Ahh, the wedding seating plan. The question of where to put your relatives and friends, whom to put on the same table, and how to organize your entire guest list in a way that everyone gets along harmoniously, and enjoys your big day. Sounds like quite a tall order, right? Well, if you’ve got some trouble with your seat plan, you’ve come to the right place. Here are some tips that will hopefully solve all your wedding seating plan problems!
- Decide on your table shape.
[From: Romantic Garden Wedding That Had an All-White Theme / Photo: Hyggeland]
Before you begin on your seating plan, you have to decide or at least know what kind of tables will be set up in your reception. Will they be round, rectangle, square, oval? Knowing your table shape and size will help you determine how many guests can sit per table.
- Categorize your guests into groups.
You’ll naturally want to sit guests who know each other together, and an easy way to keep tabs on that is to categorize your guests into groups. You can use a pen and paper or a document on your laptop, but segregate your guests into family groups and friend groups. You can even be more specific with your groupings, like college friends, work mates, etc.
- Seat yourselves first.
Many couples actually often forget to seat themselves. Whether you’re getting your own couple’s table or not, settle the question of where you’re going to sit first. You can choose to sit with your wedding party, your parents, your sponsors, or even a group of friends. It’s your wedding day after all, so sit where you want to sit.
- Don’t be afraid to split groups.
I invited 14 college friends, but my table can only sit 10. What do I do? Well, you can split them into two and mix them with other people. You don’t necessarily have to have one table dedicated to a specific group. It might actually be a good idea to have your friends mingle with some relatives or maybe your fiancé’s groups of friends. A little bit of socializing never hurt anyone!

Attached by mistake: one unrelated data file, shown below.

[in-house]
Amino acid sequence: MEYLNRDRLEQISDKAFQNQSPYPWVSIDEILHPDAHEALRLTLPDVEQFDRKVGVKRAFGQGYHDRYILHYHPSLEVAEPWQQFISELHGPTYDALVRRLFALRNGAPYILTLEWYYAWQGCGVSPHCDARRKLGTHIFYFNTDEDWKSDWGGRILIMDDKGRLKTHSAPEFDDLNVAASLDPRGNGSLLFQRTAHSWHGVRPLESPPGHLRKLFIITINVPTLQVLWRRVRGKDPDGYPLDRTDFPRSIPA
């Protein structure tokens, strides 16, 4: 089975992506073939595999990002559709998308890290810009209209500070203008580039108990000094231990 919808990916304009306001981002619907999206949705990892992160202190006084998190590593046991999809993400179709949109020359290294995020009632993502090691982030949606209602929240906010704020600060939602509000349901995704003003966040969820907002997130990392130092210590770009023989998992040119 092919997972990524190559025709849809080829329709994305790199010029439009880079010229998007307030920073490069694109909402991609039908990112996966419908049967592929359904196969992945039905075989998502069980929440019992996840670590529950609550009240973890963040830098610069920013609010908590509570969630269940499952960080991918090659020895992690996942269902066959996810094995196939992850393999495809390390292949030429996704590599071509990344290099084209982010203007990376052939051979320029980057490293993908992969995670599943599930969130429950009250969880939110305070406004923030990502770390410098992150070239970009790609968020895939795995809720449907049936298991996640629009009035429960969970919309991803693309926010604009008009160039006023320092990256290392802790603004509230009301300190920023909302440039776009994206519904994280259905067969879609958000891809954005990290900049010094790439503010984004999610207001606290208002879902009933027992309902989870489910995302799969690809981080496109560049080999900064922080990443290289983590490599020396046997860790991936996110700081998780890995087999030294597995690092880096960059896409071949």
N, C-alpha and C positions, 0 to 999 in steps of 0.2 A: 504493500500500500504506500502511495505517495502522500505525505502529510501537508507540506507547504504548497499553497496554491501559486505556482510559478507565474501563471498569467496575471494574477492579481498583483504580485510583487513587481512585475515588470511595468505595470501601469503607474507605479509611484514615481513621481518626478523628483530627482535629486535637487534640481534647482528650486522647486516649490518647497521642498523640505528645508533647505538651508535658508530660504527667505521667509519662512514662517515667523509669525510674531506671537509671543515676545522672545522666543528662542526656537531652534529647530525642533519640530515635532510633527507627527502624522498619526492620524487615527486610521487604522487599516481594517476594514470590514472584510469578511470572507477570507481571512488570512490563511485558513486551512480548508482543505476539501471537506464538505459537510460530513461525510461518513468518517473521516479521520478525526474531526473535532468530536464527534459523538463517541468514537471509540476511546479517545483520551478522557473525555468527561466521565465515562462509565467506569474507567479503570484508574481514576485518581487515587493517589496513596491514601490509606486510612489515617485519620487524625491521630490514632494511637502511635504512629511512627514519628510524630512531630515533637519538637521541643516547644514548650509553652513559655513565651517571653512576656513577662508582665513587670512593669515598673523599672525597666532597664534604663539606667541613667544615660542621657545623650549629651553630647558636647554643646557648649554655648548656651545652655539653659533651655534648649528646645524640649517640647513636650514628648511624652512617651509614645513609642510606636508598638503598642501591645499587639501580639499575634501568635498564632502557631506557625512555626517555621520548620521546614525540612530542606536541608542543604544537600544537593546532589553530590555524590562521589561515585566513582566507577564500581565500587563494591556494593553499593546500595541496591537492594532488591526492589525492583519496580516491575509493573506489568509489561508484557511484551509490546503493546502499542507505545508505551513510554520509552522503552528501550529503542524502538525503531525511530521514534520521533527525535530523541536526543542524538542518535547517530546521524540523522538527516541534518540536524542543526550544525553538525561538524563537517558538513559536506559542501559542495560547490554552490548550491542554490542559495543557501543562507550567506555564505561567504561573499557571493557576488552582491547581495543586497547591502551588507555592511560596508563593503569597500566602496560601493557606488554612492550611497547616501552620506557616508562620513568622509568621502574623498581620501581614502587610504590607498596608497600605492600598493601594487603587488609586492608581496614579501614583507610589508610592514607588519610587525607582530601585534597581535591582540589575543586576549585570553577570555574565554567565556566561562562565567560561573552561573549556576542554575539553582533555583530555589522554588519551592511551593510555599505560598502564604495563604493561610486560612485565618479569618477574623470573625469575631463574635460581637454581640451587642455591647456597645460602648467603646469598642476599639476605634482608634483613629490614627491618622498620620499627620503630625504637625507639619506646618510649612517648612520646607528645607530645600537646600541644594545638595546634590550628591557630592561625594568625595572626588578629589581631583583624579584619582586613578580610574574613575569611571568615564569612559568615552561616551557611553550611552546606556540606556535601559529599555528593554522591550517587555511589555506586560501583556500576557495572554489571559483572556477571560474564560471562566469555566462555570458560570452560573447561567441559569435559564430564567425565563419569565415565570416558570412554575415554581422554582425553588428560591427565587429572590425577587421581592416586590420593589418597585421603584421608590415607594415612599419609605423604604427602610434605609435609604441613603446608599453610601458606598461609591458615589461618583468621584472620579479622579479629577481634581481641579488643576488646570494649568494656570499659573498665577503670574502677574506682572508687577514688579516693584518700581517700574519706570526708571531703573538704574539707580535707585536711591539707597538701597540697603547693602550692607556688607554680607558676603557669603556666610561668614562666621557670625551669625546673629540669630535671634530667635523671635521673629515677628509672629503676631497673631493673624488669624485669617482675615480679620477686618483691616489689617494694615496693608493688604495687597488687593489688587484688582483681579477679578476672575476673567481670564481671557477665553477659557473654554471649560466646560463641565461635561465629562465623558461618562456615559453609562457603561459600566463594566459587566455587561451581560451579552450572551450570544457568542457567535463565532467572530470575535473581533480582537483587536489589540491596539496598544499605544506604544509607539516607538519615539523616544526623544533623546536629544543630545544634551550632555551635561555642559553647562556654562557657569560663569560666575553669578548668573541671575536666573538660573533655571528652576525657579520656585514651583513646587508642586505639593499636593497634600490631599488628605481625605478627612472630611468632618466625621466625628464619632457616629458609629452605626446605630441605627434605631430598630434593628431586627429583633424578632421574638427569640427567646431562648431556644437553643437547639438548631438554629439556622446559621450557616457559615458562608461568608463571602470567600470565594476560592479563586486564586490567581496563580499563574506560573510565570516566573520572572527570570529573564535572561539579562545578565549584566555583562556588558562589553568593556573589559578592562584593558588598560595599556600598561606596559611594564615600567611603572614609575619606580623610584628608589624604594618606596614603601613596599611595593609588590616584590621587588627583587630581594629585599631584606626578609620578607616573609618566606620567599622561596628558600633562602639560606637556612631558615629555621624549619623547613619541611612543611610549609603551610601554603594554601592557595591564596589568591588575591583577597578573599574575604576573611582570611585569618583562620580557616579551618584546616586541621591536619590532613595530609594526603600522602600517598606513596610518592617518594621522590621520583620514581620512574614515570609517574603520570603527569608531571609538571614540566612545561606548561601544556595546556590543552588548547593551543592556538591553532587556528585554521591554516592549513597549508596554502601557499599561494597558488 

- Avoid having a singles table.
Yes, it is tempting to play matchmaker for your single friends, but if your single friends all find out that they’re on a singles table, things might just get a bit awkward. I recommend mixing and matching couples and singles, and looking for some common ground other than ones civil status. Maybe your friend and cousin share the same interests? Maybe your aunt and work mate visited the same country? These could be great conversation builders that can keep people talking.
- Consider having a kids table.
One thing I find helpful is having a kids’ table. For one, the kids themselves might find more enjoyment staying with peers their age instead of a table full of adults, and two, it also gives the adults a chance to engage in conversation without the young ones trying to butt in every now and then.
- Keep the floor plan in mind.
[From: This Bride Wore an Embellished Cape at Her Wedding / Photo:
When choosing what table to put your guests in, I would suggest keeping your floor plan in mind. Where are the bathrooms? Maybe your lolo or lola might need to be in a table that has easy access to the toilets. Where are the speakers located? If anyone is bringing an infant, you might want to make sure that he or she isn’t seated near a speaker.
- Practice sensitivity.
If you know that there is some tension between some guests, then it might be best to keep them apart. Try as much as possible to keep a scene from happening by being aware of whatever history or tension your guests will have with other guests you invited, and manage your seat plan accordingly.
- Map it all out.
Sometimes, it’s nice to see everything mapped out. You can grab a pen and notepad and draw a sample seating plan, and mark which guest sits at what table. Or if you prefer to go digital, you can make a spreadsheet or a presentation, and do the same. The purpose for this is to better visualize the seating plan, and to double check if you’ve assigned a table or seat to everyone.
- Ask for help.
If you don’t know where to put a certain tito or haven’t a clue where to place your dad’s friend, then don’t be afraid to ask for help. Your parents would probably be a good bet, seeing that they’ll know most of your relatives and probably a good number of your friends.
- Assign tables, not seats.
Here’s another tip you can consider! Instead of assigning individual seats, you can just assign your guests a table, and let them take care of the rest. It’s less effort on your end, and doesn’t really force people to sit in a specific place. You can allow them the freedom to choose (both their seat and seat mates!), without stressing yourselves out.